Chain O’Lakes campground has Class A-Premium areas (Honey Suckle Hollow and Fox Den) with a total of 151 sites. Sites are for $25 per night, except on Memorial Day, July 4th and Labor Day weekends when the fee is $35 per night. Three Class B-Premium camp areas (Turner Lake South, Prairie View and Mud Lake East) have a total of 87 sites for $12 each per night. One youth group camp area (Mud Lake West) will accommodate 150 youths with a fee of $2 per person (minimum $20 per night). Maximum stay at campsites is 14 nights in a 30 day period. A responsible adult (18 years of age or older) acquiring a permit must have a camp shelter and set up at the time of registration. All campers must have a permit (receipt for payment). Gathering of firewood from the park is strictly prohibited. Alcohol is prohibited in the campgrounds.
Three cabins, consisting of two bunk beds and a double bed, can be rented for $50 per night (which includes a $5 non-refundable reservation fee). Equipment provided: electric, table and six chairs, picnic table, cooking/fire grill, dust pan, broom and fire extinguisher. No restroom facilities are provided in cabin. Dogs and other pets are not allowed at cabin site. Reservations are recommended.
Electric site 7/5-7/7. Campground gets quiet at night. So many campground hosts around I don’t think they would let it be loud past quiet hours. First night the concession closed early so weren’t able to get firewood and had to go to the closest gas station. We could not figure out the problem but I’ve never had such a hard time keeping a fire lit with the wood from the concessions and gas station. Did some fishing, just caught some bluegill. We walked around a lot and did some kayaking. Shower houses were pretty gross in tent loops. We still had a great weekend.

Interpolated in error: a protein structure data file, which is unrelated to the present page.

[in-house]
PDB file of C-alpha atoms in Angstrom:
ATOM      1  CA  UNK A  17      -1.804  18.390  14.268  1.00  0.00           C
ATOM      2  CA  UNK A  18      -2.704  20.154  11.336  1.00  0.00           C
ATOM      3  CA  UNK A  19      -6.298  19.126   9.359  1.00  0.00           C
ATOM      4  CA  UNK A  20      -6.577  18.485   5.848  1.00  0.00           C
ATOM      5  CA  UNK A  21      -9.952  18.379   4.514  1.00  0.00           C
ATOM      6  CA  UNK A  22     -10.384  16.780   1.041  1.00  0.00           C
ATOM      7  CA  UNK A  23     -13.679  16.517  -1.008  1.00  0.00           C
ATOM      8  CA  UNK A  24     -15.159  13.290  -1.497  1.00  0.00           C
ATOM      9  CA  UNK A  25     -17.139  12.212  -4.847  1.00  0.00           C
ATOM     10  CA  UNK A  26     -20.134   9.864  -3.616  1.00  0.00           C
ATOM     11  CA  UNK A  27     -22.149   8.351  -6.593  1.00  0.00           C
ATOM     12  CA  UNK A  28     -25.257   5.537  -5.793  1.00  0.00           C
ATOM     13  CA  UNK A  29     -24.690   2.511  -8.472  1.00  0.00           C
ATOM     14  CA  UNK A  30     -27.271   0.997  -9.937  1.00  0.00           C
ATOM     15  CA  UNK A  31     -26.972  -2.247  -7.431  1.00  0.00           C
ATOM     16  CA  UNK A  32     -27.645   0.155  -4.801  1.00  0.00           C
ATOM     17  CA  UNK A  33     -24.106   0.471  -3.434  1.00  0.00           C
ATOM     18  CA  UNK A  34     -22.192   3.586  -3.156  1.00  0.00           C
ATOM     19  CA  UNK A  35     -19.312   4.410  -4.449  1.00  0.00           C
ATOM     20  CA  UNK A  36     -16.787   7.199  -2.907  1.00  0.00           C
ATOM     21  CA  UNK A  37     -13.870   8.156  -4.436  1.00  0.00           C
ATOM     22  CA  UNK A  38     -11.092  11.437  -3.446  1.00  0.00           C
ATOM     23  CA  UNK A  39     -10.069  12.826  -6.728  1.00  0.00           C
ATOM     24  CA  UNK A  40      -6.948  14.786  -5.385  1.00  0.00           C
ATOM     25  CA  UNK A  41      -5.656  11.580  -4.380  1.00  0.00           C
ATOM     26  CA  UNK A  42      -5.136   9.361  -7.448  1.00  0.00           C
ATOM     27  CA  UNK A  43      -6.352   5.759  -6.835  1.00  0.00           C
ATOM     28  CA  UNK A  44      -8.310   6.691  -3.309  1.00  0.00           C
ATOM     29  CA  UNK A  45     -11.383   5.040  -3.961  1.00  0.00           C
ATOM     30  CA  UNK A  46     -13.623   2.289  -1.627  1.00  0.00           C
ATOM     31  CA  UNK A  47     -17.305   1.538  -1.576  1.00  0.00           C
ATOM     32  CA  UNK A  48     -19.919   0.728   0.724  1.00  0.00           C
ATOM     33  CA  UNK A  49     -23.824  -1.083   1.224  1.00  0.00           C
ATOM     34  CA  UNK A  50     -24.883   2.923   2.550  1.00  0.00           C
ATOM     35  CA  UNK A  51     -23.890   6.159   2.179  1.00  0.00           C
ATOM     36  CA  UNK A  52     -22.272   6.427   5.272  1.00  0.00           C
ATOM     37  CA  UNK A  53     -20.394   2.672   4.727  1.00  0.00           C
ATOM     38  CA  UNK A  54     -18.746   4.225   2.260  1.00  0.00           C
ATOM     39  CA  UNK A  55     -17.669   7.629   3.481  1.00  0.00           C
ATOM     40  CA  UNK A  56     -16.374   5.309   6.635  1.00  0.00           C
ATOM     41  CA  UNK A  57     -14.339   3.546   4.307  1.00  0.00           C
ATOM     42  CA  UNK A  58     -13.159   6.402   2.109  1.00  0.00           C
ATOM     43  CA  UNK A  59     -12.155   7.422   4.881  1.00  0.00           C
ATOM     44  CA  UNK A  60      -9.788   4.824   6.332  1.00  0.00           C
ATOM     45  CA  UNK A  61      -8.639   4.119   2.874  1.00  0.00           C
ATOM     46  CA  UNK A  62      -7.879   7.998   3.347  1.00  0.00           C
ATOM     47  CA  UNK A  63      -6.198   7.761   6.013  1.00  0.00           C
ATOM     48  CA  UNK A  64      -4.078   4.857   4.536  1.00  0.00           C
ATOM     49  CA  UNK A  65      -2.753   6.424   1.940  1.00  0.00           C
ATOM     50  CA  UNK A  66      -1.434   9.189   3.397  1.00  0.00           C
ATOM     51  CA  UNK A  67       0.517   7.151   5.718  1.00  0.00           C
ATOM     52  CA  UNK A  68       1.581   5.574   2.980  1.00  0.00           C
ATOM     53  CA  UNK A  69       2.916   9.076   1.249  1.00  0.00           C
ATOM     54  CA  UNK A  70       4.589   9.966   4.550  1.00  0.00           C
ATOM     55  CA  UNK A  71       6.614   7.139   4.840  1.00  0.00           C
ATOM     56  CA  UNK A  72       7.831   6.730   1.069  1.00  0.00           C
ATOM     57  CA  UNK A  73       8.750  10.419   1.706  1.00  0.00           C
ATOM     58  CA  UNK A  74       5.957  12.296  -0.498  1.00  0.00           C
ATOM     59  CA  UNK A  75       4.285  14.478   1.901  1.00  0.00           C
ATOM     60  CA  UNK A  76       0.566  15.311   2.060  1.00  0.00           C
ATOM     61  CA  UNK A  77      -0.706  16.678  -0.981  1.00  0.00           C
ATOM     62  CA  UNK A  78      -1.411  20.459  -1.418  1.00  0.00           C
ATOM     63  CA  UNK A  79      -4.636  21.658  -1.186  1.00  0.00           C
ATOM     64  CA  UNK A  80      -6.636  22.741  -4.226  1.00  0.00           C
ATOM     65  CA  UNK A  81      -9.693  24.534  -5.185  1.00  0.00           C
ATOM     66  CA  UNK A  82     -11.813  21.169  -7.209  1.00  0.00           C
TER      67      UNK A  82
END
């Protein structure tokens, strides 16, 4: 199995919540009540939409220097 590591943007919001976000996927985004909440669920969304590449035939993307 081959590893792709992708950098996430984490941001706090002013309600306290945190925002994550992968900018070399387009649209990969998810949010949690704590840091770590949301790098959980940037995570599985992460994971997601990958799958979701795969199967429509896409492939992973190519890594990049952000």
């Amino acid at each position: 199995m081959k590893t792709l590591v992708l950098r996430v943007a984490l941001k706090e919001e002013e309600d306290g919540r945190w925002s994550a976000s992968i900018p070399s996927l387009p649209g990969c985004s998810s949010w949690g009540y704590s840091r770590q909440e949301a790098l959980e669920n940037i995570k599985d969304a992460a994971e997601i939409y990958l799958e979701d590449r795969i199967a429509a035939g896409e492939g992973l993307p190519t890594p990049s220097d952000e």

I've camped here in the cabin option, which was fine and relatively quiet a few years ago, but wanted to find a place more secluded to do dispersed camping and saw this listed on thedyrt.com under dispersed camping. I called to verify and they do NOT allow any dispersed camping unless if you have a group of 40 or more people for boy scouts/girl scouts.
Nice park. Fishing, hiking, boating or biking. Small campstore and concession stand by boat launch. No alcohol, they will issue a ticket.
This is a great campground. The bathroom facilities have a bit to be desired but still very functional. If you like to kayak or canoe this is a great place to be. There is a water way fee per kayak or canoe per year but it is well worth it. The camp sites are spaced apart at a good distance to lend you some privacy. We love coming here every year.
This is a great local getaway! There are numerous sites that are on a small lake with great sunset views. Sites are decent size but not much privacy in between sites. Lots of wooded trails within the campground. Perfect if you have a boat and want access to the Chain of Lakes. Horse stables and guided rides for horse lovers.
fun place, small hikes and beautiful prairie views
I love to kayak through here because I don’t need to paddle through the river unless I’m feeling competitive. I enjoy this route for the wildlife and nature scenery. I’ve seen beavers, minks, ferrets, and sand cranes on my two trips so far.
It’s ok, tends to fill up with RVs from people living out of, than actually camping.. Raccoons In trees are pretty cute.. you can ride horses or rent a tiny boat.. Ammenities are basic.. The public come here to launch boats in the summer it’s sad to watch. Decent sized park for the area.
There is nowhere to swim here, they have multiple camp sites, a couple of group sites and a few cabins to rent. There is a concession area, however it is a moderate hike to get to from the campground area. This campground would be best for those who want to spend their time fishing, kayaking, or paddle boarding as it is connected to the fox river.
Great for the times that we have to work weekends and still want to go camping. We can both drive to work and then come back to relax. Close to some great places for antiquing if you don't want to hike the trails or fish. The only big minus is the full hook ups fill up fast no spur of the moment camping unless it is early or late in the season. The other thing is ALL Illinois State Parks are now enforcing a no alcohol policy even if you are on your own site.